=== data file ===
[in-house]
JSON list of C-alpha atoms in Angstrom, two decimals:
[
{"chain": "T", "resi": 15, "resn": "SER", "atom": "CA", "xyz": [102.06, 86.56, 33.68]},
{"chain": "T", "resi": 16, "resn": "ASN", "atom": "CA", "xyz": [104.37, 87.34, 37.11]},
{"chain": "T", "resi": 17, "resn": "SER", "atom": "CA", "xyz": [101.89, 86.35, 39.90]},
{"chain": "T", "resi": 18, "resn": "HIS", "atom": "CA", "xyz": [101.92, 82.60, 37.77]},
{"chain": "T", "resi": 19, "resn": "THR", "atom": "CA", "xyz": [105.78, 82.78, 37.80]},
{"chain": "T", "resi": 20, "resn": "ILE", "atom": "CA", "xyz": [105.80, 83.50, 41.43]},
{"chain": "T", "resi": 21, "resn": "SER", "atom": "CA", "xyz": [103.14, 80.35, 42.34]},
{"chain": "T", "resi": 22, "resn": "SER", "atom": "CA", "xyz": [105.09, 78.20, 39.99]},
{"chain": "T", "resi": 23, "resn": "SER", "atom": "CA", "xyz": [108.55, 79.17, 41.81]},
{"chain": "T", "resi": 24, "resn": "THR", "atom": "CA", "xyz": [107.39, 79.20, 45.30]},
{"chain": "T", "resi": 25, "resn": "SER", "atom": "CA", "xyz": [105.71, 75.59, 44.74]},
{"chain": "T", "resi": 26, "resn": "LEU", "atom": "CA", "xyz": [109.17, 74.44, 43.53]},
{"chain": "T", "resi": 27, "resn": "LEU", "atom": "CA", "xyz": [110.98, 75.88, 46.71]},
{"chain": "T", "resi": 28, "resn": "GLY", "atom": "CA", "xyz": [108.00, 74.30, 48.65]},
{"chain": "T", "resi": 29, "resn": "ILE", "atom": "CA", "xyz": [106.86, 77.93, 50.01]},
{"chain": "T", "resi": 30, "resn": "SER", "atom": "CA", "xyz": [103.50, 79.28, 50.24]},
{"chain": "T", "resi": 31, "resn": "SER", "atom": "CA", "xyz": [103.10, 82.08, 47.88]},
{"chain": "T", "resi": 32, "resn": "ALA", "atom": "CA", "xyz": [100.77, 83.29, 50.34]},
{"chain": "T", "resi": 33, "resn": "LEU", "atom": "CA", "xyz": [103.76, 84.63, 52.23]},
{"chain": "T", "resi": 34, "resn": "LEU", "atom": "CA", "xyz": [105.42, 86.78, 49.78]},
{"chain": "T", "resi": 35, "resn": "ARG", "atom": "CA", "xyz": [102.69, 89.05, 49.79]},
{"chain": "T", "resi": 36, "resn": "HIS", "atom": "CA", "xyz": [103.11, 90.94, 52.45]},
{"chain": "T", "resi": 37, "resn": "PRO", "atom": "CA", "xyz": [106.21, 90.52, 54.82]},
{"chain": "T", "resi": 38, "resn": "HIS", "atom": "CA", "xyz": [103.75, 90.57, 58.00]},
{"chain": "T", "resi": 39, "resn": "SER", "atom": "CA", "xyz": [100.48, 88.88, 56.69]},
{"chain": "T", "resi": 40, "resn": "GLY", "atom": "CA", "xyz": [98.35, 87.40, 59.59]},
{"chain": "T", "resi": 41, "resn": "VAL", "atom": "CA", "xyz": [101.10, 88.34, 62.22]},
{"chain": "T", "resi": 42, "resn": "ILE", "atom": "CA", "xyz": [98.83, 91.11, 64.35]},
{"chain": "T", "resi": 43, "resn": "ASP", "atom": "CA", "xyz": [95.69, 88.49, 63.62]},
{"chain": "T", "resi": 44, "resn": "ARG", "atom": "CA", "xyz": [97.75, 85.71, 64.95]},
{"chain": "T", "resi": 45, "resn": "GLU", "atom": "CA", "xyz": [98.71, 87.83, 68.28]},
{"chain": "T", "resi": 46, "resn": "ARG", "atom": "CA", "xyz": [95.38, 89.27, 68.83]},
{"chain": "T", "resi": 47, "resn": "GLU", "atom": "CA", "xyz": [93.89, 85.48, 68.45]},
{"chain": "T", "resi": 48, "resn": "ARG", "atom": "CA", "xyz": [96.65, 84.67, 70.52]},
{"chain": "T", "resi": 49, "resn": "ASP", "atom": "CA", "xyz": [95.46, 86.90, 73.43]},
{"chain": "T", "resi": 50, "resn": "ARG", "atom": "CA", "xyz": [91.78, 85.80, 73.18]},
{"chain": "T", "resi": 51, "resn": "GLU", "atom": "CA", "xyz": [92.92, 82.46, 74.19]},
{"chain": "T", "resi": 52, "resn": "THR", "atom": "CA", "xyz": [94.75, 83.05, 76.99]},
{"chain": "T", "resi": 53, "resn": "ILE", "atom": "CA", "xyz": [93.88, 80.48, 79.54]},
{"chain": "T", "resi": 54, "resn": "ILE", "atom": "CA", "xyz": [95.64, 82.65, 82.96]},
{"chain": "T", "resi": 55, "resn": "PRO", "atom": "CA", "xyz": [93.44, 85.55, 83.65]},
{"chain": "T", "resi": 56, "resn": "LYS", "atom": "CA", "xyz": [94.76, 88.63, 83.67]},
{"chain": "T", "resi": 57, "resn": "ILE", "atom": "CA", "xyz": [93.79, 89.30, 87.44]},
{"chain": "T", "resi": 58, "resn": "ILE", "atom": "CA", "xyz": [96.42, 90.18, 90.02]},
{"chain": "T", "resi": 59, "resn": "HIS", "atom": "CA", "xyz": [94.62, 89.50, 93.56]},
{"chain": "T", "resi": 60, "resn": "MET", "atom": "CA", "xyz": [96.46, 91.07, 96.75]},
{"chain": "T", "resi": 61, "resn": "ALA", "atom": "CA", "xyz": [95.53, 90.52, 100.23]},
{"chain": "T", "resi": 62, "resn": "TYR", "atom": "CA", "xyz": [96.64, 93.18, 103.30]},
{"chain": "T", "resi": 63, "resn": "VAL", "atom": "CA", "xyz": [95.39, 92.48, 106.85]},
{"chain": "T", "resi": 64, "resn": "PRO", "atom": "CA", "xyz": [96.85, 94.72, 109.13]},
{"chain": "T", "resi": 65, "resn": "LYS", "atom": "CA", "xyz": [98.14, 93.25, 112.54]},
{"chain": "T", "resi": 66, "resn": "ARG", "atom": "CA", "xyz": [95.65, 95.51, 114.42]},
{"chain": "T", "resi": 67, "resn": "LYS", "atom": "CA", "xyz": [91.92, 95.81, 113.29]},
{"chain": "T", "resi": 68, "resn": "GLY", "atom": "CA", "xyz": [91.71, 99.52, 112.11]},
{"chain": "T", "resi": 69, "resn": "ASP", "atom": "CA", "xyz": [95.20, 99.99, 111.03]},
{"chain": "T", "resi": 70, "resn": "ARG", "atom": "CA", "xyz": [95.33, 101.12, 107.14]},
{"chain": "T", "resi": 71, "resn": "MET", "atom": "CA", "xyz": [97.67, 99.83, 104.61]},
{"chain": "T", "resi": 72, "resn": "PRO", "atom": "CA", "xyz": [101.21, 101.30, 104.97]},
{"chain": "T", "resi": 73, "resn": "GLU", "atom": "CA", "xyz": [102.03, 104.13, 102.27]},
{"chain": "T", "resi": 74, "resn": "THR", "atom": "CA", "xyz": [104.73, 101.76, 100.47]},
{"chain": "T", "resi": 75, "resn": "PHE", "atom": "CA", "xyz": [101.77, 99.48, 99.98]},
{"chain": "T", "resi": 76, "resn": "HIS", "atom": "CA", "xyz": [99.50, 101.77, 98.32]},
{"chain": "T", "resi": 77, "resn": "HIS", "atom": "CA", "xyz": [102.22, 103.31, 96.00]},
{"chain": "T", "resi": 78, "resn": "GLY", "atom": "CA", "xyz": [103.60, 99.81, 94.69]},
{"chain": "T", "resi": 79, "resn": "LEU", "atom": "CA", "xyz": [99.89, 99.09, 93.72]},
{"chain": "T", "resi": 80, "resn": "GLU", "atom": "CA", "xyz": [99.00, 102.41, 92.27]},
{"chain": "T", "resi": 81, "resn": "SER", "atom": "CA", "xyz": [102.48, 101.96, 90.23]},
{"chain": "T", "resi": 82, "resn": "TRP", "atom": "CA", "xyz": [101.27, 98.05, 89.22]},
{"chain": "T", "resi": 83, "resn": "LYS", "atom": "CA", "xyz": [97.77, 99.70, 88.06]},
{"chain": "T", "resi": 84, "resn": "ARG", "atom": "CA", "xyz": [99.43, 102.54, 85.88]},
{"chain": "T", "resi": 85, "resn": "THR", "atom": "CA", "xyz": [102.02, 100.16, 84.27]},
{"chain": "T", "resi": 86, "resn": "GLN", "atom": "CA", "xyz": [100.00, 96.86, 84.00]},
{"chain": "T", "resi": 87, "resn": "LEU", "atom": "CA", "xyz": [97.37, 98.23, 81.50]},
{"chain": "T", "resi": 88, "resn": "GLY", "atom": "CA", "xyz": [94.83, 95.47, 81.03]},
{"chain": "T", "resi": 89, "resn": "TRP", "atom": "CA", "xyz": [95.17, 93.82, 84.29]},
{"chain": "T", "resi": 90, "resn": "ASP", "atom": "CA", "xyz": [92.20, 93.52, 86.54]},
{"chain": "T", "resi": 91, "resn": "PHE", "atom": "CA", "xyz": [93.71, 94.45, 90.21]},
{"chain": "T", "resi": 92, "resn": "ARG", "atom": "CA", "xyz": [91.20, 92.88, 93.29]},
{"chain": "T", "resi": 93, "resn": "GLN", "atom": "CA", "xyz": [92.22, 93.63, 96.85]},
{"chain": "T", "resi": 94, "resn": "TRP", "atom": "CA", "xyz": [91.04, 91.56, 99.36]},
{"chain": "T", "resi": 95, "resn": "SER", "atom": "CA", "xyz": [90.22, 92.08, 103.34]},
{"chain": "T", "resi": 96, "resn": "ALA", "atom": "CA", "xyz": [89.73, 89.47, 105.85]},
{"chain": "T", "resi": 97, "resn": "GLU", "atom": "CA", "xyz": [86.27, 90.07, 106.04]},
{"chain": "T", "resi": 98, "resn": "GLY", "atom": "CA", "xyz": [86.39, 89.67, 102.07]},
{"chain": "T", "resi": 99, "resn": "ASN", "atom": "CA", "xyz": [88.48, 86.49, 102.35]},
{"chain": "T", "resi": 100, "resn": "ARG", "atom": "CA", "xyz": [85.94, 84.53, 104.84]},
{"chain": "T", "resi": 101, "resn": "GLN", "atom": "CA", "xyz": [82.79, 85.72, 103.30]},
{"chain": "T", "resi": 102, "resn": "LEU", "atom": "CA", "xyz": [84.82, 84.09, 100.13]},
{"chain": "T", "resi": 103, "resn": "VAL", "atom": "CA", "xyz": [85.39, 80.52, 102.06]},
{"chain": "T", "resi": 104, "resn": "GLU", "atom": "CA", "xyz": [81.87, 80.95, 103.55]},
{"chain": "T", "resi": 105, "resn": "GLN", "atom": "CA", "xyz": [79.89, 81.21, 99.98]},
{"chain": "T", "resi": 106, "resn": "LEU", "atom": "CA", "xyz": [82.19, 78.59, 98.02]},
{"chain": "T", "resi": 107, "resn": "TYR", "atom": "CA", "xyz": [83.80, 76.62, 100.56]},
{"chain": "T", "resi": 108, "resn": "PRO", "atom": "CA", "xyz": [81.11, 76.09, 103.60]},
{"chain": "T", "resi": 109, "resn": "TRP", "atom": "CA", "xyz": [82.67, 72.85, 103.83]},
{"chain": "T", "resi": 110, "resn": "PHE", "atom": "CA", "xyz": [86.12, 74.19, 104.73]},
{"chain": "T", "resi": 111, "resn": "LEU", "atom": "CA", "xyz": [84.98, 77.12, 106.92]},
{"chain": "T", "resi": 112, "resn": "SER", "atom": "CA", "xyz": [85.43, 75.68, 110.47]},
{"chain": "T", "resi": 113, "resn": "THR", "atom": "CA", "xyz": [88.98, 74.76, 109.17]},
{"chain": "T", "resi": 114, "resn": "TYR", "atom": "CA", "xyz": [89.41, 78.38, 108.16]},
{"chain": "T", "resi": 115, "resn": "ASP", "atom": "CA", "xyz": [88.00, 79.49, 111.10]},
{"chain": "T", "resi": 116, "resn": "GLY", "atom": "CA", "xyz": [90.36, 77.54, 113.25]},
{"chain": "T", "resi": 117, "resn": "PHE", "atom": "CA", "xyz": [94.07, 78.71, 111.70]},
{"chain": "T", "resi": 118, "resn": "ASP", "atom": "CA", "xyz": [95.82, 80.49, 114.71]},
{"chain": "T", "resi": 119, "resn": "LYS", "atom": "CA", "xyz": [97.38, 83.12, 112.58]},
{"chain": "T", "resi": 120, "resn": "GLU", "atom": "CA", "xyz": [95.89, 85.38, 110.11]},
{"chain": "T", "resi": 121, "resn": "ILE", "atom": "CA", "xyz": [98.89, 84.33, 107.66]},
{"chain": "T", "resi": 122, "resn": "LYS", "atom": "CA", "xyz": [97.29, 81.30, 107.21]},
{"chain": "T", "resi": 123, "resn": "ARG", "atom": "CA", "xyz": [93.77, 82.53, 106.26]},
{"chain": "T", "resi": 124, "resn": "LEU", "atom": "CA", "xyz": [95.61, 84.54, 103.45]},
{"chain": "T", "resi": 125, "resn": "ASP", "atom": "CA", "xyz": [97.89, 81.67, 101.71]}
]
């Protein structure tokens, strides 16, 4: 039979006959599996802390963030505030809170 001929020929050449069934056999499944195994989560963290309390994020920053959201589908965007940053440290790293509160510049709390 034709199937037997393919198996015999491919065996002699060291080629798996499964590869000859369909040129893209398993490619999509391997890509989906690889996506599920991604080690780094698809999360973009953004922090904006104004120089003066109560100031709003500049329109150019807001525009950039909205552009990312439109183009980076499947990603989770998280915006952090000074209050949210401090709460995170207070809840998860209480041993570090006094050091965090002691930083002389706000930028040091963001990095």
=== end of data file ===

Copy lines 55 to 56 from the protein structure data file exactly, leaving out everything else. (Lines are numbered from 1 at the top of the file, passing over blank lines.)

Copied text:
{"chain": "T", "resi": 66, "resn": "ARG", "atom": "CA", "xyz": [95.65, 95.51, 114.42]},
{"chain": "T", "resi": 67, "resn": "LYS", "atom": "CA", "xyz": [91.92, 95.81, 113.29]},